I have previously written about emergence in “Five types of change in philosophy”, even comparing emergence and evolution in types four and five. Nevertheless, I wanted to say something more focused on the distinction here. In my previous post, I alluded to there being a fallacy of absent agency, and this fallacy I believe to be a result of an insufficient understanding of what differentiates emergence, and why it is distinct from the more well known idea of evolution. The following is something I wrote about Hayek‘s The Constitution of Liberty. I am no great fan of Hayek’s, and this was part of a larger piece of work to try supplement his failings via the liberating hermeneutics of Paul Ricoeur. Necessarily this has a fragmentary feel, but I have left it more or less as is.
What is often overlooked in readings of Hayek is that his politics implies an epistemology. To miss this point, is to misread Hayek. Continue reading →
“If this book displays a clear bias against large, centralized hierarchies, it is only because the last three hundred years have witnessed an excessive accumulation of stratified systems at the expense of meshworks. The degree of homogeneity in the world has greatly increased, while heterogeneity has come to be seen as almost pathological, or at least as a problem that must be eliminated. Under the circumstances, a call for a more decentralized way of organizing human societies seems to recommend itself.
However, it is crucial to avoid the facile conclusion that meshworks are intrinsically better than hierarchies (in some transcendental sense). It is true that some of the characteristics of meshworks (particularly their resilience and adaptability) make them desirable, but that is equally true of certain characteristics of hierarchies (for example, their goal-directedness). Therefore, it is crucial to avoid the temptation of cooking up a narrative of human history in which meshworks appear as heroes and hierarchies as villains. ”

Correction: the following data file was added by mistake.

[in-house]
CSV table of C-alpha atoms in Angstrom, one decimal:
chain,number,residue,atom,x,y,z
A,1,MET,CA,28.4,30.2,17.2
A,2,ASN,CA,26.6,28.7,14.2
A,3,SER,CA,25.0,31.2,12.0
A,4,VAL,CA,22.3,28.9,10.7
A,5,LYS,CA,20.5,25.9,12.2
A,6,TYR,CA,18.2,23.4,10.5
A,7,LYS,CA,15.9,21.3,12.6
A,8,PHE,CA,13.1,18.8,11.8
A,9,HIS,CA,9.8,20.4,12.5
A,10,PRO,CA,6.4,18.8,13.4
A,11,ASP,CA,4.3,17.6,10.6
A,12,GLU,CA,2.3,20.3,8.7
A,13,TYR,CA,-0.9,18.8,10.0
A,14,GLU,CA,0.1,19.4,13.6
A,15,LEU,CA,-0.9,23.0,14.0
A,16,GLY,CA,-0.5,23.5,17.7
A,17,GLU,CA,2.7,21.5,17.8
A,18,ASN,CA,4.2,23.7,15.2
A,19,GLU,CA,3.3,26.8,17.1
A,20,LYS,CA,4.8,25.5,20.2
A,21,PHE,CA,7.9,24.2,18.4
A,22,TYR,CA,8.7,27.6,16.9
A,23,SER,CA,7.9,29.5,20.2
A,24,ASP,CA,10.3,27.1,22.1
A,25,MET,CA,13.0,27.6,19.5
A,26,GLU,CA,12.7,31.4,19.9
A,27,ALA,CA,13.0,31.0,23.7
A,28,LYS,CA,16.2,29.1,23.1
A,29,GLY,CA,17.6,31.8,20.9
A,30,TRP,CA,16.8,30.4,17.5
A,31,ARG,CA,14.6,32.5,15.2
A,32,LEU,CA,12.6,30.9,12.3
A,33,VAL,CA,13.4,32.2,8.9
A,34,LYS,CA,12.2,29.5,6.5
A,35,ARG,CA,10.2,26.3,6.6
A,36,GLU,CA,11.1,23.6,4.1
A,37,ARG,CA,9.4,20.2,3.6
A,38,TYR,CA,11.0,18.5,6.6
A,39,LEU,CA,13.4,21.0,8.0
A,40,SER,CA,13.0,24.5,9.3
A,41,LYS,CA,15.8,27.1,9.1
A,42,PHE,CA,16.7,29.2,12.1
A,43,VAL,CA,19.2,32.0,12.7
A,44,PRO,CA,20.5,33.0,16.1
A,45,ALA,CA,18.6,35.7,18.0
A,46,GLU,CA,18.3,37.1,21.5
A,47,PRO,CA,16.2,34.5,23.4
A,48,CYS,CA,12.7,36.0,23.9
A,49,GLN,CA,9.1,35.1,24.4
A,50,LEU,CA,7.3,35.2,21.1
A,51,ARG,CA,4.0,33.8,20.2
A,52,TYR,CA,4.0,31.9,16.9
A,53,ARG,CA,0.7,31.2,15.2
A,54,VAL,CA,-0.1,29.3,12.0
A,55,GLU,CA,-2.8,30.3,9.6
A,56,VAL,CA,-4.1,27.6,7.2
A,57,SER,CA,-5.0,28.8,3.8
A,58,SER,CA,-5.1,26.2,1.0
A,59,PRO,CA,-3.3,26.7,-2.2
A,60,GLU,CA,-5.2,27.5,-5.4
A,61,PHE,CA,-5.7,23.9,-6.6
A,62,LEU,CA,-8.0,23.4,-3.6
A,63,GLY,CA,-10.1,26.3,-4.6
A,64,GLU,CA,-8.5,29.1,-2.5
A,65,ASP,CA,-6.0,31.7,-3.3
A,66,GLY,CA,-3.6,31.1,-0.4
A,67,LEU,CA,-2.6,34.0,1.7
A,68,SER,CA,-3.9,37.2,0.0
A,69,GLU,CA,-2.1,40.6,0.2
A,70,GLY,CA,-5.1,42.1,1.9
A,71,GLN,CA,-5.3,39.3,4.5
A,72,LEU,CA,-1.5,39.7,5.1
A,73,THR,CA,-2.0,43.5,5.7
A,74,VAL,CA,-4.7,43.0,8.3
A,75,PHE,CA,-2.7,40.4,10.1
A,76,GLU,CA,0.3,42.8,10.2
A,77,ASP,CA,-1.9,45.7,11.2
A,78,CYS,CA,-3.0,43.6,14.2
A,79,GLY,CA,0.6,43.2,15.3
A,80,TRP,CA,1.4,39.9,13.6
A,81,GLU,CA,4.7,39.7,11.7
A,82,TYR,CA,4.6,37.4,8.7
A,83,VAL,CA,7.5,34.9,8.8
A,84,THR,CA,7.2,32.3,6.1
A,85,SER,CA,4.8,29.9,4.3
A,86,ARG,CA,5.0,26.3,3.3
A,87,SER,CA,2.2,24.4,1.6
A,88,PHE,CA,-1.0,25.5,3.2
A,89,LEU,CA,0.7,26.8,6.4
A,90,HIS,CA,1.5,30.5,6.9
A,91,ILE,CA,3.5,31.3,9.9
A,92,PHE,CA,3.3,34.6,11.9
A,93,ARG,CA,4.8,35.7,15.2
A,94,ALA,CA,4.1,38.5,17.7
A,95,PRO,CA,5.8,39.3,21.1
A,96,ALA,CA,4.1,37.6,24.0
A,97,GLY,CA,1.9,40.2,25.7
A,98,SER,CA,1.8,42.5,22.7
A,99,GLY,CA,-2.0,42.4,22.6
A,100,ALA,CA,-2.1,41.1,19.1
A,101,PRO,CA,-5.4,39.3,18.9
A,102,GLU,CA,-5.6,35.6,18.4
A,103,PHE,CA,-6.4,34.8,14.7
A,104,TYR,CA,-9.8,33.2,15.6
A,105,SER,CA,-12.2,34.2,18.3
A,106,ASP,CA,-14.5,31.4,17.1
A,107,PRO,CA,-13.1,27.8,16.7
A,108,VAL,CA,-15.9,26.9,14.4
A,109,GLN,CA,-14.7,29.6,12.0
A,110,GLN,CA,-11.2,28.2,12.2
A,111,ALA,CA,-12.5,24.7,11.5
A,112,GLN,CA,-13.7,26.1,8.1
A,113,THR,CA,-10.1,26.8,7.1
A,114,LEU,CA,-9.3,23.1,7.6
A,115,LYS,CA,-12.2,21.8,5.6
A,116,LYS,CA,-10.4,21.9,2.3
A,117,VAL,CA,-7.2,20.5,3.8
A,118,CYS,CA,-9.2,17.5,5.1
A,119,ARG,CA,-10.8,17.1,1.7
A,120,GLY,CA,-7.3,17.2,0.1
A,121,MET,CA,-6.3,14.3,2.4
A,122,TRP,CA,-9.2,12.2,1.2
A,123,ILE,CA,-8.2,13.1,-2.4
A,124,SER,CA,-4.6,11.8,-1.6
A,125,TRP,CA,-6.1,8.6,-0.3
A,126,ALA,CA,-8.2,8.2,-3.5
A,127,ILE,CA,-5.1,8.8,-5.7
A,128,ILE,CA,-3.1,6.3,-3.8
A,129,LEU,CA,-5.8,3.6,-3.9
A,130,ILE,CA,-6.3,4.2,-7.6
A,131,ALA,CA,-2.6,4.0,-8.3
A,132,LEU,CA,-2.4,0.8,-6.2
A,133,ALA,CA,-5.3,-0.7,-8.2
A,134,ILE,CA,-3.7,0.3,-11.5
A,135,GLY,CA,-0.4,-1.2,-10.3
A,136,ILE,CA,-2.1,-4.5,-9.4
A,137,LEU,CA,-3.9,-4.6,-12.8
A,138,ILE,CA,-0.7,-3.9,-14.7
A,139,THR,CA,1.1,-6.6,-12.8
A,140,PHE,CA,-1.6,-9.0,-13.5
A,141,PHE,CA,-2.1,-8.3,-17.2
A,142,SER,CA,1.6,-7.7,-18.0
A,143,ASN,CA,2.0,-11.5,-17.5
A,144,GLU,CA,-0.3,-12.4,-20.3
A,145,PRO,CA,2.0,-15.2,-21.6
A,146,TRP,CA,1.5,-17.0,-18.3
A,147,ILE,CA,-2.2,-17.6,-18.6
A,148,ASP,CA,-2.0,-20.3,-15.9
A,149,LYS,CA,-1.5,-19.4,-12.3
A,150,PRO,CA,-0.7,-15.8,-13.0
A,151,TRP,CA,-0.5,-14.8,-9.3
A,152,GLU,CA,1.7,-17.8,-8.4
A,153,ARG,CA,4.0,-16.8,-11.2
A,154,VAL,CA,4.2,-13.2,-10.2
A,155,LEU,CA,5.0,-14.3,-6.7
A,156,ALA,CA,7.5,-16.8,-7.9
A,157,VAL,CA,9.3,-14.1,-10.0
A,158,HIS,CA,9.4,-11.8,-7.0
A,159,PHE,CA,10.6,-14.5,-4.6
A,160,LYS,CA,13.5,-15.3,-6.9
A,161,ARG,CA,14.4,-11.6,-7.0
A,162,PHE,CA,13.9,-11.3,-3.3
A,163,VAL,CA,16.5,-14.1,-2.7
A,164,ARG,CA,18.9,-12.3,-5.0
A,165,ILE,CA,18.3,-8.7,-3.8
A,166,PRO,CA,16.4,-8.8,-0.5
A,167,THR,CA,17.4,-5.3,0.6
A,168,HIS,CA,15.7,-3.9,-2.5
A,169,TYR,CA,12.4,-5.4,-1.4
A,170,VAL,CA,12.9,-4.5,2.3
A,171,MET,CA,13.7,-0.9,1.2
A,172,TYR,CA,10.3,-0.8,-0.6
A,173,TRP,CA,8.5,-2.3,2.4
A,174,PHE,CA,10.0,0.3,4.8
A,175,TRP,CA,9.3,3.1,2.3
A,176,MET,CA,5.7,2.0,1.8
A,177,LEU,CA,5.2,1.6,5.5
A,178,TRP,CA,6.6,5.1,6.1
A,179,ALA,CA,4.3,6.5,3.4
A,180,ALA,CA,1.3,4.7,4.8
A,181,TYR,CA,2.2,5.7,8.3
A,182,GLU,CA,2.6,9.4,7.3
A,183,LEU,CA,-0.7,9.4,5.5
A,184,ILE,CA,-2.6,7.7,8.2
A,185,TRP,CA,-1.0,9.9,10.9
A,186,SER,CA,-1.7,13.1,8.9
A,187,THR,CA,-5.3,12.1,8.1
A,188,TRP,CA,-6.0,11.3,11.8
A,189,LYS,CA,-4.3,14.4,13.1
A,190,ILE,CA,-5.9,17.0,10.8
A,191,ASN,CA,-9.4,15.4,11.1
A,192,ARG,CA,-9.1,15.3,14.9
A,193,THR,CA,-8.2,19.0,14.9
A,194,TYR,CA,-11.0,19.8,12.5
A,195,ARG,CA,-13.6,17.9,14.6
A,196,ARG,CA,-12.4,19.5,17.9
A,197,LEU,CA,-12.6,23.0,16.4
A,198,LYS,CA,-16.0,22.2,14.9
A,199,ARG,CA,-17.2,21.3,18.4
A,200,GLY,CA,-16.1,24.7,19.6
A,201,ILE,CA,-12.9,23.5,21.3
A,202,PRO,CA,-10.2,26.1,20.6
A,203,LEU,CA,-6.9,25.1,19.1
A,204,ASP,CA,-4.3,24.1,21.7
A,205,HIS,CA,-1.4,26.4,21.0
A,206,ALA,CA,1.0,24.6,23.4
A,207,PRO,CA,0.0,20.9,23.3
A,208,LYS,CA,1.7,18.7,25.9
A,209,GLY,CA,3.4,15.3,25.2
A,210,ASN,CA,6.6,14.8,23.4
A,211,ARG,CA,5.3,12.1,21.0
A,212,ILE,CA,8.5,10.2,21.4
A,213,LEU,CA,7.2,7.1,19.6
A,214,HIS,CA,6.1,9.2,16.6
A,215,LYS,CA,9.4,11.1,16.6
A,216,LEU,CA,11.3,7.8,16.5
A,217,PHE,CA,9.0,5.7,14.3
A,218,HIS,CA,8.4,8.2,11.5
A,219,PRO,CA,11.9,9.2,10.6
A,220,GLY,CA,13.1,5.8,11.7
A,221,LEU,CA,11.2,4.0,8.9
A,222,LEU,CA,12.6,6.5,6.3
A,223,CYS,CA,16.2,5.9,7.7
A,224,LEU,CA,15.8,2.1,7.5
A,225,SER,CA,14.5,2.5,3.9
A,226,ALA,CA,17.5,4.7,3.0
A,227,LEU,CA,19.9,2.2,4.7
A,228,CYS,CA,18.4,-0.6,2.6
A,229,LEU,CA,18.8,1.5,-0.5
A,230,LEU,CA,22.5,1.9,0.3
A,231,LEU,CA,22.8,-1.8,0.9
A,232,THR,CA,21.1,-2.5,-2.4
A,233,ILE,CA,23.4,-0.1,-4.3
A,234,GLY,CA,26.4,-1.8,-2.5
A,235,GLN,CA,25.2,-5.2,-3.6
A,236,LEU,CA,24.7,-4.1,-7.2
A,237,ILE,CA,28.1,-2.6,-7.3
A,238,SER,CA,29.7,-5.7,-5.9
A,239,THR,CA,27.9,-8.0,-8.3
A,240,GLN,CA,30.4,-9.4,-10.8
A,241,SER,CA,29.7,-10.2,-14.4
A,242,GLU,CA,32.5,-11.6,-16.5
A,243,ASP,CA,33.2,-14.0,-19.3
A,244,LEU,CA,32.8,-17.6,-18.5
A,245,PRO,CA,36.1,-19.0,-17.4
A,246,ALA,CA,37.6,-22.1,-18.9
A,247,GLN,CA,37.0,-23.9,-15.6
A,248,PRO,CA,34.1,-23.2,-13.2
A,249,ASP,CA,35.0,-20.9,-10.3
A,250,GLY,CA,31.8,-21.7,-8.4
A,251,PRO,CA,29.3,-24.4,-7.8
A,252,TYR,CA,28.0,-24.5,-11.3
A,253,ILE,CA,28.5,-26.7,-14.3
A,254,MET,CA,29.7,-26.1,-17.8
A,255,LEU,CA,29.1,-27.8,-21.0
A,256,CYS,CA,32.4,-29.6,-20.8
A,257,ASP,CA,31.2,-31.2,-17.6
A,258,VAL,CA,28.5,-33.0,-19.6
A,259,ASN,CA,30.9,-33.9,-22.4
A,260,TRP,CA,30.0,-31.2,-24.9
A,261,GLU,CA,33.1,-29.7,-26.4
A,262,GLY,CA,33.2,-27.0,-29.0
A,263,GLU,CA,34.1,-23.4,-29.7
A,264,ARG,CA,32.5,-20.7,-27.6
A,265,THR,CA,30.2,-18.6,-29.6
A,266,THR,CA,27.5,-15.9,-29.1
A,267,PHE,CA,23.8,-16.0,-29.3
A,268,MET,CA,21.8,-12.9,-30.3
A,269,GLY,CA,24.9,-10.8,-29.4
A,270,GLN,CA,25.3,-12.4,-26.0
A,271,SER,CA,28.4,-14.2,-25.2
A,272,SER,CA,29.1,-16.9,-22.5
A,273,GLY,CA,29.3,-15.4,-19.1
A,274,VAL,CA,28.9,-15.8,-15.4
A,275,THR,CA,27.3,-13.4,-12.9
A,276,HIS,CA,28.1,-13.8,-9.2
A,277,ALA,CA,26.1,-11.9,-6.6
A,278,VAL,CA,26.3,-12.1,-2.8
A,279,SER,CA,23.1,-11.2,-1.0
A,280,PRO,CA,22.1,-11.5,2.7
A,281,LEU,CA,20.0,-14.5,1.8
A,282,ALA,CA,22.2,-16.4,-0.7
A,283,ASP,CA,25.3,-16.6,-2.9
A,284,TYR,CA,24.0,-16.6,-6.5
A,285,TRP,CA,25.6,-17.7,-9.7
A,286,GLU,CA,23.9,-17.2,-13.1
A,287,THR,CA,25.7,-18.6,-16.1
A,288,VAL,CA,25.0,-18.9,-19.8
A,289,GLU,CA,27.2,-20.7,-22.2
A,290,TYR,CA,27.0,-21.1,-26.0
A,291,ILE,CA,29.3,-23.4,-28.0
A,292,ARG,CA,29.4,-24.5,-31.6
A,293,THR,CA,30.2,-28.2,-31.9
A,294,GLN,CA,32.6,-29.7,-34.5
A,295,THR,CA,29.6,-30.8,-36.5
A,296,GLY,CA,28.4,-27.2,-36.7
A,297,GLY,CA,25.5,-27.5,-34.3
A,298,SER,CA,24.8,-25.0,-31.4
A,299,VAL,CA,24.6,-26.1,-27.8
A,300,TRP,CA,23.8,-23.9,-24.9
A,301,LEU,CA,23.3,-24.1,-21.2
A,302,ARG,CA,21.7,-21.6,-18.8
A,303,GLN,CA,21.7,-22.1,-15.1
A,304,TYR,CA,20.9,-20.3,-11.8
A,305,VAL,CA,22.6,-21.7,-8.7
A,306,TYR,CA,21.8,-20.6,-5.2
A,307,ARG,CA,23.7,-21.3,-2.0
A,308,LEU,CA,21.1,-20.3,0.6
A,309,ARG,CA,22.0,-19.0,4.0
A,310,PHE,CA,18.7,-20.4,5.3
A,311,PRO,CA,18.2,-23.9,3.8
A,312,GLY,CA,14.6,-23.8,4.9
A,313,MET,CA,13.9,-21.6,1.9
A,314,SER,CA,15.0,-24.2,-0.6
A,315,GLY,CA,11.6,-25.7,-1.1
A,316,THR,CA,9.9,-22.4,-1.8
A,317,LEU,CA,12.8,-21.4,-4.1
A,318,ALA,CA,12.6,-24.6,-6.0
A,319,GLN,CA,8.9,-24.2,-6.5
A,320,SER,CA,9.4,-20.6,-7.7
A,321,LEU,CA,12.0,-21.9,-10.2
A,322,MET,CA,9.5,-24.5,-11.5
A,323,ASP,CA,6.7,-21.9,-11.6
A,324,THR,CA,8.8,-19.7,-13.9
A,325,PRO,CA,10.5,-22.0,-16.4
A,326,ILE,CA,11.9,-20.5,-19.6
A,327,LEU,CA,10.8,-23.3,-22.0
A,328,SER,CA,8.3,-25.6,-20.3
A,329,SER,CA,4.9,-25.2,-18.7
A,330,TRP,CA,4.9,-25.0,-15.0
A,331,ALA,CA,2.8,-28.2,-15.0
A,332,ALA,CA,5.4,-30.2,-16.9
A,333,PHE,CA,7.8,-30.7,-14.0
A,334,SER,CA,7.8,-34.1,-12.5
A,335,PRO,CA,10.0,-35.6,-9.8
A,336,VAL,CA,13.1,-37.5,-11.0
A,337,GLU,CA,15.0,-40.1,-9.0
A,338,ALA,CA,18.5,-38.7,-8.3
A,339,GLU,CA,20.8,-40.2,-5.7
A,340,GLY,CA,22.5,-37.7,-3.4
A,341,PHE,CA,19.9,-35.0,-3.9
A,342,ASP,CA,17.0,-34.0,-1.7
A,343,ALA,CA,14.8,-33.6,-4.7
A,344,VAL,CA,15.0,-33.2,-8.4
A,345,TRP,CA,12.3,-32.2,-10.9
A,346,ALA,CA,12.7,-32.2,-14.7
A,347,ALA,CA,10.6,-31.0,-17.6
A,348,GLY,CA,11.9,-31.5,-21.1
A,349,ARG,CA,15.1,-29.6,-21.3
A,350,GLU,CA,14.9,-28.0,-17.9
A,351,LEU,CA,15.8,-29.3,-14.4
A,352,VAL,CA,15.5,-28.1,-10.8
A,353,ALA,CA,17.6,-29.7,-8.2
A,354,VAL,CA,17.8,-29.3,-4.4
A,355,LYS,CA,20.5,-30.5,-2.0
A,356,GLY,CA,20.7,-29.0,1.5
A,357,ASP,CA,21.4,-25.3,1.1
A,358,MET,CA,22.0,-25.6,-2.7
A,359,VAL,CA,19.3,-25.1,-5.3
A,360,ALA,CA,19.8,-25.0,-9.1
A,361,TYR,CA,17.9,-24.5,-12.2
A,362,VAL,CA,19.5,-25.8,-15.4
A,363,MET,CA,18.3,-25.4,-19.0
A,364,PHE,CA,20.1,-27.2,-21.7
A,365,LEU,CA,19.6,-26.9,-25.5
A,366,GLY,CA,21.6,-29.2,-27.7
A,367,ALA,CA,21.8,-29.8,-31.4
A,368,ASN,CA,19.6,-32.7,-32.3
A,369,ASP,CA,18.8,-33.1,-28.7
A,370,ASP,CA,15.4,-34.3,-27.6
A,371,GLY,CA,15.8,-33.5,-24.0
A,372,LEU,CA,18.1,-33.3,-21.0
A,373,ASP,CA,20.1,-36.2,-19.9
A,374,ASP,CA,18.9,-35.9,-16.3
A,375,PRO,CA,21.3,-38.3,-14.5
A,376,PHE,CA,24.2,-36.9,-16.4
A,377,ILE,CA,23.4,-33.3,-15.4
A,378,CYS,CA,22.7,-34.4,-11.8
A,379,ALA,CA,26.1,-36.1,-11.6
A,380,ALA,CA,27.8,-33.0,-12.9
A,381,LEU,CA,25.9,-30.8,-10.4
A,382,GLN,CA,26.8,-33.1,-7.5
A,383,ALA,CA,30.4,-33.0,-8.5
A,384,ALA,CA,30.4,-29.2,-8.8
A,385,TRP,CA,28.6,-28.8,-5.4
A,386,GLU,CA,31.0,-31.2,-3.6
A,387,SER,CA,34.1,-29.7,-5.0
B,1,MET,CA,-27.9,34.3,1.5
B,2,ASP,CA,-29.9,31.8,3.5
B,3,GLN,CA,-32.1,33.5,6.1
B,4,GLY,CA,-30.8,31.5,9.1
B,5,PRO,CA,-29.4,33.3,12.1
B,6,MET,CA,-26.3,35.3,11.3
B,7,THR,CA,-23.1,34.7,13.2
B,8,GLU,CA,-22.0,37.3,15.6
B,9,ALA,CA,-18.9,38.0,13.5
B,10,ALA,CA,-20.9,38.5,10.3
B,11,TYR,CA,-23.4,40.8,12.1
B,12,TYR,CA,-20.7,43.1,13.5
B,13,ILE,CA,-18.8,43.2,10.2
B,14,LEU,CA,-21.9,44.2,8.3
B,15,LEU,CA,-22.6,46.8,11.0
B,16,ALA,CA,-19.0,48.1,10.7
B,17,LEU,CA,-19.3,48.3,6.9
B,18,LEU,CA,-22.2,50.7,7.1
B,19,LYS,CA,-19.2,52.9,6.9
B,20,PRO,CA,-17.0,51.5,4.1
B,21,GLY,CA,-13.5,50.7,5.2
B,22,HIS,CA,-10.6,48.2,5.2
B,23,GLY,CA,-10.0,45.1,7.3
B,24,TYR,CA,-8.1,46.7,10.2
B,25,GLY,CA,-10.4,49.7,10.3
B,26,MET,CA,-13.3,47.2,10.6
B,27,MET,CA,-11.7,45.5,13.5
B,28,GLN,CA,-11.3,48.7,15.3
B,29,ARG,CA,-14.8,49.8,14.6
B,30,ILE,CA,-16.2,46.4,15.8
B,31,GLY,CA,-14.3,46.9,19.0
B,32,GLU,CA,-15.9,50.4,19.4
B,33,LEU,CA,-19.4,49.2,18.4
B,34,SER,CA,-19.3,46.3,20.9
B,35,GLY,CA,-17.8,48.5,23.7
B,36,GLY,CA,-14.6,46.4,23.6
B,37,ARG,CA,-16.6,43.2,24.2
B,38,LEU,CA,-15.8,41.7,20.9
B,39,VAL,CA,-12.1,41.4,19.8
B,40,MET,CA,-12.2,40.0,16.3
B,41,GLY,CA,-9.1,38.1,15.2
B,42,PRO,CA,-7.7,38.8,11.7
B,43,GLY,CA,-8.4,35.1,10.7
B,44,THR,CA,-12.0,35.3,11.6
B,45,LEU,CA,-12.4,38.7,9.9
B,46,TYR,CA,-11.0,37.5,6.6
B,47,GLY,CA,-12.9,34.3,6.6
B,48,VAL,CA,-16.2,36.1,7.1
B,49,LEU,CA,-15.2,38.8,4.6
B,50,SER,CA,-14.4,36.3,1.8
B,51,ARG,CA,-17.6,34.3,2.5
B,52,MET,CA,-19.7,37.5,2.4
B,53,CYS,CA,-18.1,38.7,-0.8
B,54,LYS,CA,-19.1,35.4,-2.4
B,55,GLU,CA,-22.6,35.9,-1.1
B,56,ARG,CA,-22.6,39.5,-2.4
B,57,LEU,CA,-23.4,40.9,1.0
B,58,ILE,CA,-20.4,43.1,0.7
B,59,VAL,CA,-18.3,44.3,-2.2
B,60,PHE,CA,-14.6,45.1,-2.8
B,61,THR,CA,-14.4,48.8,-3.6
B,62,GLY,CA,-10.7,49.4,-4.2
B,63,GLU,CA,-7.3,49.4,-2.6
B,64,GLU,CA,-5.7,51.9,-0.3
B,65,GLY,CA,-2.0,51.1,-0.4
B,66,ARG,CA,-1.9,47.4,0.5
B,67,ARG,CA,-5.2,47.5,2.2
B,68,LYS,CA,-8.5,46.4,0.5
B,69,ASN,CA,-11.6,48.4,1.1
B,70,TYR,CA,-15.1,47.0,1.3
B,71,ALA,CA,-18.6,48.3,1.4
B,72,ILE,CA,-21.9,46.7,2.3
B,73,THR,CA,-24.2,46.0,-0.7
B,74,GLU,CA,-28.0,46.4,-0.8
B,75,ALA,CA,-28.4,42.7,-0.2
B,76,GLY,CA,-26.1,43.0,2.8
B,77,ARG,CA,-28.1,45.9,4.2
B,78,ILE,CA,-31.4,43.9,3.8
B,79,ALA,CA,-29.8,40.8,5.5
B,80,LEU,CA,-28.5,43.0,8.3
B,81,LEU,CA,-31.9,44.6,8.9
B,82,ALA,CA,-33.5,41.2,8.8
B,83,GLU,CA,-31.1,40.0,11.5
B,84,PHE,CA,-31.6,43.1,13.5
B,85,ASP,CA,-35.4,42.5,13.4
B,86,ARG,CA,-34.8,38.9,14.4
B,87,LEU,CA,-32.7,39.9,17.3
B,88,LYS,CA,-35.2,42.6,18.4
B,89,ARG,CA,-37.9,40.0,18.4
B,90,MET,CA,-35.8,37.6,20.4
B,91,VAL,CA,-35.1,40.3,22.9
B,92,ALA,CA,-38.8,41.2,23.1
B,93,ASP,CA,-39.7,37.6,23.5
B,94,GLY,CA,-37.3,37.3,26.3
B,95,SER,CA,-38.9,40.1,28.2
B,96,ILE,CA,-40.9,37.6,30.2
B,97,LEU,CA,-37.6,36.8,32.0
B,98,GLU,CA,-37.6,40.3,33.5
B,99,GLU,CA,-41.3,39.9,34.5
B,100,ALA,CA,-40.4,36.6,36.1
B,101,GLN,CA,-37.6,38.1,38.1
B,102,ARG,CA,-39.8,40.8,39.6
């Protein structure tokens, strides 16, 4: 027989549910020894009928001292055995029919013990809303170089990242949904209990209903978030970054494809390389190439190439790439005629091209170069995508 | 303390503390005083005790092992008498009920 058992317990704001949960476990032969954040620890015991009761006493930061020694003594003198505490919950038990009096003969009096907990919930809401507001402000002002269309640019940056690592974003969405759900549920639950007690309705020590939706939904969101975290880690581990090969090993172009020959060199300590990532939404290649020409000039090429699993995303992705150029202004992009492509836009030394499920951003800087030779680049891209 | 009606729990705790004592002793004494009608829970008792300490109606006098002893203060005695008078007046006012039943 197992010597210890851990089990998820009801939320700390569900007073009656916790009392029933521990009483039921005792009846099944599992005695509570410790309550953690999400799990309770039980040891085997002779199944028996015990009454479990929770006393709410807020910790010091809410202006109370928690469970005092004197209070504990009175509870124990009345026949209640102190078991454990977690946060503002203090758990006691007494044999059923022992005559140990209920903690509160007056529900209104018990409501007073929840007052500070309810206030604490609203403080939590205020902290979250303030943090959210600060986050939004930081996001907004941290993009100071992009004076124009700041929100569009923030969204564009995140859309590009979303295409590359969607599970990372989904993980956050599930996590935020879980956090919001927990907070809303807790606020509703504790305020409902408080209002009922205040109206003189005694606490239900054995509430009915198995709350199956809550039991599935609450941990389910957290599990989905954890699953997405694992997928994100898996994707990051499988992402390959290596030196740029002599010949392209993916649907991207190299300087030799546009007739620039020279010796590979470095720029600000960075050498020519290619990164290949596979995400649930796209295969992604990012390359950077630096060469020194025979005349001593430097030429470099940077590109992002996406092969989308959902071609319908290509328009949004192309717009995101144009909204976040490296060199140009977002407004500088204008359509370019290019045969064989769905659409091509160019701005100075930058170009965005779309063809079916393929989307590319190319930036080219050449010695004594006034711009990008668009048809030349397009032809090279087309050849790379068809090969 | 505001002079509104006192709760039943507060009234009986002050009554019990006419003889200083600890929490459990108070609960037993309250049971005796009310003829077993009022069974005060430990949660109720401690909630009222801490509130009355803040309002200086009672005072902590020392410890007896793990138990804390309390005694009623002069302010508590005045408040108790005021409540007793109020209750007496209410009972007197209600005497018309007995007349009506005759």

Manuel De Landa, A Thousand Years of Nonlinear History, p. 69
One of the points about spontaneous order is that we do not discuss it, “Emergence”. What we have to actually discuss are emergent features, emergent patterns, emergent phenomena. It is a matter of addressing concrete examples and considering them in the light of an idea which we hold very lightly in our hands. It is a frame which is delicate, but which nevertheless has great powers of consolidating complexity into a structure which does justice to the totality examined. For this reason, it is difficult to draw out because we so often appeal to reductive epistemology, which is fundamentally alien to emergent phenomena. So we attempt to explain it via analogy, and in this analogy we hope to betray the limitations of the more standard epistemology, which is often predicated on basic arithmetic notions and binary opposition. When explaining “Emergence” we will each and every time have to indicate a new phenomenon. Perhaps at some point, after enough study has been done, generalization will be possible, but for now we need to aim for specificity and precision.
In any discussion of emergence, it is often difficult to separate this concept from its semantic cousins who all live in the same philosophical neighbourhood. Sure, they’re related, but they don’t really talk much. There’ll be a polite nod, and maybe a few minutes of chit-chat about how Uncle Dynamis is these days, but they don’t have a huge amount to say to each other beyond that. Conversation will slow, headphones will pop in, and each will return to their own little world.
Change is central to philosophy either for reasons of counting it as the defining principle (as Heraclitus does), or for reasons of escaping it and its counter-intuitive implications (Parmenides, Plato, Hegel, whoever else). Continue reading →